Onto the actual purpose of my visit(!) – I really enjoyed listening to the papers given at the student conference held at the St Magnus Centre on Friday by undergraduates and postgraduates at UHI. It was a great idea to combine the student event with the overall conference, encouraging students to present for the first time and giving them good practice for the future, and for visitors to hear about the research they are doing. I wish I had more practice in presenting as an undergrad – it’s a skill little taught at school but essential in academic research. I guess dressing up as a Roman and giving guided museum tours helped me out a bit, but it’s always different being up on stage (quite literally for this conference as it was held in the impressive Orkney Theatre)!
I had a very good time at the main conference. There’s such a wide range of different projects going on in the Northern Isles and it’s always nice to meet new people! Plus the stalls and extra presentations during the breaks were very interesting to see. I hope people liked my presentation. I’ve just started to process and look at the data we scanned from Mousa, so in a couple of months’ time it’ll look fantastic visually, but the audience were the first to see some of the scans registered together, so digital Mousa is being pieced together bit by bit! Many thanks to the organisers for inviting me to speak, and for such a great experience (the Orkney fudge in the conference bag was a nice treat!).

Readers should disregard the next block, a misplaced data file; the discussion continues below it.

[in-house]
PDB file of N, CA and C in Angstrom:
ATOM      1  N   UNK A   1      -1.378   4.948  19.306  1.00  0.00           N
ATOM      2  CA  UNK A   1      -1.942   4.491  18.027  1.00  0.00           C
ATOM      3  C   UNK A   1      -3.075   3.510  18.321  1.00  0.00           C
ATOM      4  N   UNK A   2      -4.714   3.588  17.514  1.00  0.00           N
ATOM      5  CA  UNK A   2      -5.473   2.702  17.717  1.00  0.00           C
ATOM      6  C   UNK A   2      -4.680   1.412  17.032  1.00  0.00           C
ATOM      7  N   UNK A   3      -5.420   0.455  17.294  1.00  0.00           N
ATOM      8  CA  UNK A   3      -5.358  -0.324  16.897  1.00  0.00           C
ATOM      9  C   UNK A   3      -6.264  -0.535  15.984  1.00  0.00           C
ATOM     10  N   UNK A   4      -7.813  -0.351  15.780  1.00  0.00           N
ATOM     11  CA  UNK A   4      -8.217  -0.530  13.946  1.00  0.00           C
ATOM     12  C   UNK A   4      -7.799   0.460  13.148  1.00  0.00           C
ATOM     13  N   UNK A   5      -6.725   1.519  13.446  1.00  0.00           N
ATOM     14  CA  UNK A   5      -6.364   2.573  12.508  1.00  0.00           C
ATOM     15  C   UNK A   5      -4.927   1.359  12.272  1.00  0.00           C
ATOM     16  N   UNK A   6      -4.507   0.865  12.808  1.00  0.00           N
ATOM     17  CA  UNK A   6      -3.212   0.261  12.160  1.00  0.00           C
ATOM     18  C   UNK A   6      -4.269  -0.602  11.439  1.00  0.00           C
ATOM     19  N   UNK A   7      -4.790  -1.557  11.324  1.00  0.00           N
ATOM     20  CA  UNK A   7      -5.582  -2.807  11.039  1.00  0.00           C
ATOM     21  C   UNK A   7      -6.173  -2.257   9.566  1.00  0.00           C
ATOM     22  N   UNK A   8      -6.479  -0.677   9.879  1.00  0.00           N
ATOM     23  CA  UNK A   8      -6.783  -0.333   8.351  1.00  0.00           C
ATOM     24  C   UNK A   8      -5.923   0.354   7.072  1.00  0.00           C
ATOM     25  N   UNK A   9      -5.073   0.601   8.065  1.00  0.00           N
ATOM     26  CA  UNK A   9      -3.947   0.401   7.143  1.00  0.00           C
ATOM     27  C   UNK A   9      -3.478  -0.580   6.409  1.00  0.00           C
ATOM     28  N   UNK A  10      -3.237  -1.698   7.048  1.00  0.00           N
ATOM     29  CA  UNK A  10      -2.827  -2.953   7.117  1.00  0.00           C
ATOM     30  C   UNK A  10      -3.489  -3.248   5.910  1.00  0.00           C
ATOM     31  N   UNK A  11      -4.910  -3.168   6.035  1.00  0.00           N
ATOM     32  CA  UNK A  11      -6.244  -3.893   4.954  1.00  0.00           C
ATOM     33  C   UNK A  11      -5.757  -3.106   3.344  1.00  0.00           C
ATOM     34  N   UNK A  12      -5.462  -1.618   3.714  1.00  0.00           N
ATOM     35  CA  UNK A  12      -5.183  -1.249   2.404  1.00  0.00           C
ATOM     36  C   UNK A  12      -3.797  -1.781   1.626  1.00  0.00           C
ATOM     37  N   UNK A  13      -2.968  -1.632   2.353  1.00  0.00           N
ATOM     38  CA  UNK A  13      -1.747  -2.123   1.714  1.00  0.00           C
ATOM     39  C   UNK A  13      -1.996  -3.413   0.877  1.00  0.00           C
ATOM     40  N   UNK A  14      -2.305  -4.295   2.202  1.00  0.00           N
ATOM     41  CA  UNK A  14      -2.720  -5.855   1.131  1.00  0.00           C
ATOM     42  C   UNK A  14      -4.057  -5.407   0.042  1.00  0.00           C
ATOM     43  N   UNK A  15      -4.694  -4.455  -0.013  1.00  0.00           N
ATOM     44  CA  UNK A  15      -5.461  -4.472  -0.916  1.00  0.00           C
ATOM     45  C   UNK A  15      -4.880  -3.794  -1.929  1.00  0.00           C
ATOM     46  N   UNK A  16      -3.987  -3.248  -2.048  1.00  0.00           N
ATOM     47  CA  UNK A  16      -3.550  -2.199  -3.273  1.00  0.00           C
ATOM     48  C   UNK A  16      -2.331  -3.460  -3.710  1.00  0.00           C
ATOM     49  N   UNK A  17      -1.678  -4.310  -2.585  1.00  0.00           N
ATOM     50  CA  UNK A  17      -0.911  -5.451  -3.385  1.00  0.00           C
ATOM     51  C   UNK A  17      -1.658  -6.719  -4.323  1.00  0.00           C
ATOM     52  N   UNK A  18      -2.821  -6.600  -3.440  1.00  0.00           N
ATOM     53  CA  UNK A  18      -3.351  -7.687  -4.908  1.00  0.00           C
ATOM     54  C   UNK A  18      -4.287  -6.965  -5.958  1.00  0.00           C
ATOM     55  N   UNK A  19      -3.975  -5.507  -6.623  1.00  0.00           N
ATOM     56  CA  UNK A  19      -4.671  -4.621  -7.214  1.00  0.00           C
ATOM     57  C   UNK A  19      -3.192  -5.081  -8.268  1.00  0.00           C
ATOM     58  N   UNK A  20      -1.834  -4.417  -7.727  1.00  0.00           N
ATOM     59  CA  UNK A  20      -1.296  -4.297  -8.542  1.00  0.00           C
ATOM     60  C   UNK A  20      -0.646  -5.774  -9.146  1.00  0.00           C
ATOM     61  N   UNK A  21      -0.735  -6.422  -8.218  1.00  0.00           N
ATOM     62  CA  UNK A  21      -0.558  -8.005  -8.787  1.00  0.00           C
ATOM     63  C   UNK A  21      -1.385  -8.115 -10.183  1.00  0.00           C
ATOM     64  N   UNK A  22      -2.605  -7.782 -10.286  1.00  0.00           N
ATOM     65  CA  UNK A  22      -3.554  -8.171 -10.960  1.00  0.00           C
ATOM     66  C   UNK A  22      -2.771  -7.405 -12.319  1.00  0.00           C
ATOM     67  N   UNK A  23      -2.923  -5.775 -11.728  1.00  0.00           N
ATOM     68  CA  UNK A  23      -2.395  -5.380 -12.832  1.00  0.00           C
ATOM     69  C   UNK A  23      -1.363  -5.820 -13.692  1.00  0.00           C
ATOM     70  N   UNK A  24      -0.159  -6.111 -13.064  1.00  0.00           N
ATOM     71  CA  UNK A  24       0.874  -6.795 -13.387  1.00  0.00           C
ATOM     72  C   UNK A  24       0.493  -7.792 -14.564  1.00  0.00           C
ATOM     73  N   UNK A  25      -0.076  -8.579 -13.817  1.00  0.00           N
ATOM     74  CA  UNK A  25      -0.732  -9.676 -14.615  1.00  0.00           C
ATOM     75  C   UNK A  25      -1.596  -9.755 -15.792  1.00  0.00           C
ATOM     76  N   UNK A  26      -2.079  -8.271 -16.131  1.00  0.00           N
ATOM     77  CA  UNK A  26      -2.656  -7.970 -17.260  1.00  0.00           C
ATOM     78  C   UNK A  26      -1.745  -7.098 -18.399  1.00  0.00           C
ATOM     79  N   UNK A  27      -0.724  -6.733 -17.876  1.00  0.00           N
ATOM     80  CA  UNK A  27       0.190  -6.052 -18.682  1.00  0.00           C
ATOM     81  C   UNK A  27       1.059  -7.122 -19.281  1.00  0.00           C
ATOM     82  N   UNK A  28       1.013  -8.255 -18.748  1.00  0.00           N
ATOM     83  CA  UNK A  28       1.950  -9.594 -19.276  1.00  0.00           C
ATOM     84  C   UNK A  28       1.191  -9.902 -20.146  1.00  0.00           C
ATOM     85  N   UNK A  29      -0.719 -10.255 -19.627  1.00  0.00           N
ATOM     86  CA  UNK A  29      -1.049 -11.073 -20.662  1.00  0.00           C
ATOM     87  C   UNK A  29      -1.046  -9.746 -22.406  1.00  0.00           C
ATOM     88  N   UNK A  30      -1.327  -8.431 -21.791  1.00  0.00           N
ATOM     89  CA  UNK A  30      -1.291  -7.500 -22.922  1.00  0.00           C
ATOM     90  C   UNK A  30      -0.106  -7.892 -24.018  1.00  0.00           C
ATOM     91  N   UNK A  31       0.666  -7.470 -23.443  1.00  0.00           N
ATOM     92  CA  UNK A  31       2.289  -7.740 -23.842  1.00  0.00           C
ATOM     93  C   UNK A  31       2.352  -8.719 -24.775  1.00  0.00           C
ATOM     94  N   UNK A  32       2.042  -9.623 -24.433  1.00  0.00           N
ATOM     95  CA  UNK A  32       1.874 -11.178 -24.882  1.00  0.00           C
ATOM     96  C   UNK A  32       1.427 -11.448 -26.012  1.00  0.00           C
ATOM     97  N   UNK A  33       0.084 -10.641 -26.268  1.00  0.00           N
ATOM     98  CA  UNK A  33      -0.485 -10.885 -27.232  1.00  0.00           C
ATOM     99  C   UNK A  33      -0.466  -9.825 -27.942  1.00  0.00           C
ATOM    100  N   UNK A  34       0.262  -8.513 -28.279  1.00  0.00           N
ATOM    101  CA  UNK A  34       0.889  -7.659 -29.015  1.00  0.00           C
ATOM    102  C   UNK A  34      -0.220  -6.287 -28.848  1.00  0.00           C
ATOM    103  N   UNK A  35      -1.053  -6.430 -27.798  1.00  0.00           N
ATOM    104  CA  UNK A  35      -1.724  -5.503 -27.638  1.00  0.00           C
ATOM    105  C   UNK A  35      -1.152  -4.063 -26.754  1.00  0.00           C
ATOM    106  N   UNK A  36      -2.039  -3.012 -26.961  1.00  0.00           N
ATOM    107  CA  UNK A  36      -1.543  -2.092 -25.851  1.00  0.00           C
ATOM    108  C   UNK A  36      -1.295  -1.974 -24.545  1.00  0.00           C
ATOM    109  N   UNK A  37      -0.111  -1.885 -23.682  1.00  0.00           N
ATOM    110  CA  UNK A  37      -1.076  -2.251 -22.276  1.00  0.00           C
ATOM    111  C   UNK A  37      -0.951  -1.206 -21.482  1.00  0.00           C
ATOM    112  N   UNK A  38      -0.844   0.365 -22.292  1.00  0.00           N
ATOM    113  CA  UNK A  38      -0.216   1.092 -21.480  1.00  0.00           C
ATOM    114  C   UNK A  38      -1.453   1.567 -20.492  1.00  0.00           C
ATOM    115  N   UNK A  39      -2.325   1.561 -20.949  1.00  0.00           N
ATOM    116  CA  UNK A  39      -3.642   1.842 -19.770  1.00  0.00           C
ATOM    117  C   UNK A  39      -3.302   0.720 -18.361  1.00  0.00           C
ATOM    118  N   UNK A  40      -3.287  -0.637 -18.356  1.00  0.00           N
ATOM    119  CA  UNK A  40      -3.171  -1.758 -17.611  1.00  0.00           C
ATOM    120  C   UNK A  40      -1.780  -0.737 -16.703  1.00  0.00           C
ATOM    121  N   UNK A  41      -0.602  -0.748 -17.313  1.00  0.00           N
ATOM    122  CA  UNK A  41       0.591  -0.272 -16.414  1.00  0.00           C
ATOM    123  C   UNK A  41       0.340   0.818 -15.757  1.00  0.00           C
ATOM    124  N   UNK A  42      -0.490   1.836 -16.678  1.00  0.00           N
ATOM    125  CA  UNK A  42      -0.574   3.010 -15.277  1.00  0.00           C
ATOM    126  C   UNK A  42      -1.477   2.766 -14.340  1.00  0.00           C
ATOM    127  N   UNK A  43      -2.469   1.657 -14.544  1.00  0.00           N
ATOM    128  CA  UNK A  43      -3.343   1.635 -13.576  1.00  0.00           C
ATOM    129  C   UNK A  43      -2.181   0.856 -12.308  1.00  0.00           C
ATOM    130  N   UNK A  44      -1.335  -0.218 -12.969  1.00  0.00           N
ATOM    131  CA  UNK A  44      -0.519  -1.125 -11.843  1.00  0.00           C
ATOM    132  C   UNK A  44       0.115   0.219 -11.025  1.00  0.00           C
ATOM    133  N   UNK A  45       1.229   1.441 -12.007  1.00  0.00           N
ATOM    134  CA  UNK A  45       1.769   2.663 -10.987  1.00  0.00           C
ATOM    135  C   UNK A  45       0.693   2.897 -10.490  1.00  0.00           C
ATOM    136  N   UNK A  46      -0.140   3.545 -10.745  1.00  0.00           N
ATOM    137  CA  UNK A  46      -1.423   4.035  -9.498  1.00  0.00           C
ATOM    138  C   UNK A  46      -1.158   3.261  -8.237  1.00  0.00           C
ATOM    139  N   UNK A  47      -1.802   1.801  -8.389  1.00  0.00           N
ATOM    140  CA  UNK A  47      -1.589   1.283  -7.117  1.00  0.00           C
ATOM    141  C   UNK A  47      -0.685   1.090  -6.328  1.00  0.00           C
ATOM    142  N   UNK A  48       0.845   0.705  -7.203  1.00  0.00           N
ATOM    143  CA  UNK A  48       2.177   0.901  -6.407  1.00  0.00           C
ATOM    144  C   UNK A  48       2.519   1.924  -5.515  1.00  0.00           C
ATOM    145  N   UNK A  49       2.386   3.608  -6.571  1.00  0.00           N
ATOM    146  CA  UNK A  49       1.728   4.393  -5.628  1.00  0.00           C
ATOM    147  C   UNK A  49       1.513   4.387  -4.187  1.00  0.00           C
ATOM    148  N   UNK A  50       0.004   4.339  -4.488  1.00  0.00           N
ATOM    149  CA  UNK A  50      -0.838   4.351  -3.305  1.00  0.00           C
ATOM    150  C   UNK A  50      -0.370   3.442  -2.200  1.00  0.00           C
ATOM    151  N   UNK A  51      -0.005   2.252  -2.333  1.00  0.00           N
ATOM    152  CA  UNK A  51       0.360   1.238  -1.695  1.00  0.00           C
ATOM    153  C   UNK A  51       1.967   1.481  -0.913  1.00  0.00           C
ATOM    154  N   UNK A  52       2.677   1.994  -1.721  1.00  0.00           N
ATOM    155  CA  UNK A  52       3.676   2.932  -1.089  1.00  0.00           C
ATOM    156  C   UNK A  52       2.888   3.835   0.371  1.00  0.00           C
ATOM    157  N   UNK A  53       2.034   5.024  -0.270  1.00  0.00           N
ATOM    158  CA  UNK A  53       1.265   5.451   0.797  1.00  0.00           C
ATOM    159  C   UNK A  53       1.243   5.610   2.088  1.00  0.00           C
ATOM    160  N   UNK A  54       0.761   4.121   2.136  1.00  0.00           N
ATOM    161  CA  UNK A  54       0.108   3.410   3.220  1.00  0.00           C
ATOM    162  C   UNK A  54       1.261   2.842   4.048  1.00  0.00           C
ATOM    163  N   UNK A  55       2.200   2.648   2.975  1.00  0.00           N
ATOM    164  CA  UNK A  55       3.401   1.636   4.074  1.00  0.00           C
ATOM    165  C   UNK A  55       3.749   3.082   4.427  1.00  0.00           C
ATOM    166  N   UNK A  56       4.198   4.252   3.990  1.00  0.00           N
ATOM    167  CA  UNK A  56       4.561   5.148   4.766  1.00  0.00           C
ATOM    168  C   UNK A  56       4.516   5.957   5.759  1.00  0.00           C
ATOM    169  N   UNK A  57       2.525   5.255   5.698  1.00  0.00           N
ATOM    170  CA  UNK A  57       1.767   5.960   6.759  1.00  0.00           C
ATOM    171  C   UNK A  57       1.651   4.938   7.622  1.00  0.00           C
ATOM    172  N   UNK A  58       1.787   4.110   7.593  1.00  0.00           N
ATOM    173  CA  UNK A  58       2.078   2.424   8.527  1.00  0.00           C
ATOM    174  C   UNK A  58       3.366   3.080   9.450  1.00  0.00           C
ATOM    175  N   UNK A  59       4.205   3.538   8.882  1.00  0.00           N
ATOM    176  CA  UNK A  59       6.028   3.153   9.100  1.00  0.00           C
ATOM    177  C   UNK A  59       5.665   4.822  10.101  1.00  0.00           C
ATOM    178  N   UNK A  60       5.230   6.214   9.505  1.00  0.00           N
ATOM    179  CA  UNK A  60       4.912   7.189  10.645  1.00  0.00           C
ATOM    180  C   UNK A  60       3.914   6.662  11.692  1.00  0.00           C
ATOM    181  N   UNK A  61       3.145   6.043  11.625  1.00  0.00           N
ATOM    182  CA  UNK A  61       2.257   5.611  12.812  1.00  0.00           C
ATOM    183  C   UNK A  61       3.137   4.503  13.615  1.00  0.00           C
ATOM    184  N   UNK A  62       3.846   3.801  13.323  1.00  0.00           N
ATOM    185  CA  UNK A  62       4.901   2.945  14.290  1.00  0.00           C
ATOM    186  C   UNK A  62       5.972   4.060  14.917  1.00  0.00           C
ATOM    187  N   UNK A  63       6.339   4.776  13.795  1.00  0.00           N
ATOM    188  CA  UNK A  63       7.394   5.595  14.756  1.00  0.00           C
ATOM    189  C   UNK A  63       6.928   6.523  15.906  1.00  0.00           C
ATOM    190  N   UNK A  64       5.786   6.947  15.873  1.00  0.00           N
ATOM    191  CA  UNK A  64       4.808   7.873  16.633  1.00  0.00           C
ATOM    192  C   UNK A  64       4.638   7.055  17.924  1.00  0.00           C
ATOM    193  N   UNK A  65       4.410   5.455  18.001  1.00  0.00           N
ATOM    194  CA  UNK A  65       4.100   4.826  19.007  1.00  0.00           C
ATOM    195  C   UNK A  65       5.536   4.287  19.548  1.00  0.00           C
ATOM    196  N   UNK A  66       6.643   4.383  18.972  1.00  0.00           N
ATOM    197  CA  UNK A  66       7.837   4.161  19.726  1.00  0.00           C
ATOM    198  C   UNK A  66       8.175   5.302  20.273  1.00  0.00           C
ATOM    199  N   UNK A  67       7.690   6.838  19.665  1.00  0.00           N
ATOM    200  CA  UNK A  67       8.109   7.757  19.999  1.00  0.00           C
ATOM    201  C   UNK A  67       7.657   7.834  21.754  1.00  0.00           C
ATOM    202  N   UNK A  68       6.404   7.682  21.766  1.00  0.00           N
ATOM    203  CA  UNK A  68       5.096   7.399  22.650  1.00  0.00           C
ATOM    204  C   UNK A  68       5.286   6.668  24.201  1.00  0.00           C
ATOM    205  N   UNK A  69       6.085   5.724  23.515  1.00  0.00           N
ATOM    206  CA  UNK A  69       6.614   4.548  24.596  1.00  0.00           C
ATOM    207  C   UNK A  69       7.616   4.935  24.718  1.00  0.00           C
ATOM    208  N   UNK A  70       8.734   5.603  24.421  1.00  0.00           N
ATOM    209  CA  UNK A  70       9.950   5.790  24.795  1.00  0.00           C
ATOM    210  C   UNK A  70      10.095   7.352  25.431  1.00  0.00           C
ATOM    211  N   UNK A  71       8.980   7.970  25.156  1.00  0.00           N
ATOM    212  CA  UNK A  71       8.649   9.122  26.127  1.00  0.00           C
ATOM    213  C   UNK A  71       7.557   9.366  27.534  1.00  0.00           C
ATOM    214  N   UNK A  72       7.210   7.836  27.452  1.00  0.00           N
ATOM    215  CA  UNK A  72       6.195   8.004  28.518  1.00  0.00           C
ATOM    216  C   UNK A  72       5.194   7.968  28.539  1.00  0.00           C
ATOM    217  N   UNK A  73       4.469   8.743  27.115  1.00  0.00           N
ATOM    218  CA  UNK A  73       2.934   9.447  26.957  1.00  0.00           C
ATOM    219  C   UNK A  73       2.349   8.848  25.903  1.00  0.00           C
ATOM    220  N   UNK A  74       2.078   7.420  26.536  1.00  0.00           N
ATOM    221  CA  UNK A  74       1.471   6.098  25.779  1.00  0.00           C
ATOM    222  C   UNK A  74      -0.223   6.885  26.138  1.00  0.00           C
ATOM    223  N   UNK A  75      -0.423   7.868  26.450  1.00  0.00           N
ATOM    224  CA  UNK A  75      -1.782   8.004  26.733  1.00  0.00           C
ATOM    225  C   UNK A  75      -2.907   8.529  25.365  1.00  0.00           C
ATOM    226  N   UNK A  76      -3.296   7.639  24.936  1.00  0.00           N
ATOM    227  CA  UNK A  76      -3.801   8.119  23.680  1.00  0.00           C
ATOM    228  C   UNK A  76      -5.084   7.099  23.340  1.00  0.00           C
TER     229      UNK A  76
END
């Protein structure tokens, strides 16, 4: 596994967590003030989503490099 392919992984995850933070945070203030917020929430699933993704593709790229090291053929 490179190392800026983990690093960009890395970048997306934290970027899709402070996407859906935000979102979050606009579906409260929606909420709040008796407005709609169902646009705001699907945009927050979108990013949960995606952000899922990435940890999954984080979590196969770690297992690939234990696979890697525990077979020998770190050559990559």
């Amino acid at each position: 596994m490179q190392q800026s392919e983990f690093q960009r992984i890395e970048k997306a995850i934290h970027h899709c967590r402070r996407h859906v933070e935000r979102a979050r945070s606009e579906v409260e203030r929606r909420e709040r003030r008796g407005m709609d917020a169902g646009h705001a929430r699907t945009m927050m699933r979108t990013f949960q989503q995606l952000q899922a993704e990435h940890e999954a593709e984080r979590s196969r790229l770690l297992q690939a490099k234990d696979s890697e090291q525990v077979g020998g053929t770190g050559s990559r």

I had to catch the Pentland Ferry before the last session ended sadly, but I did manage to stop off at Doune Castle on the way down to Bradford. It’s where much of Monty Python and the Holy Grail was filmed, and has an excellent audio tour narrated by Terry Jones. As a big Python fan, it was a fun place to see (though I do wish you could climb the battlements to re-enact John Cleese’s taunts to King Arthur as the angry Frenchman…!). Doune itself is a lovely town and the local cafe does an amazing burger!
Back in Bradford now, I’ve got plenty of data to be putting together over the next few weeks. It’ll be exciting seeing virtual Mousa come together!
Last week was the 20th Iron Age Research Student Symposium, held here in the University of Bradford (see above for the brilliant birthday cake that was made for the event!). I presented a poster that outlines the background to my PhD project, and looking forward to surveying the sites so there’ll be many exciting visualisations to create and display on my next one! VR presentation perhaps?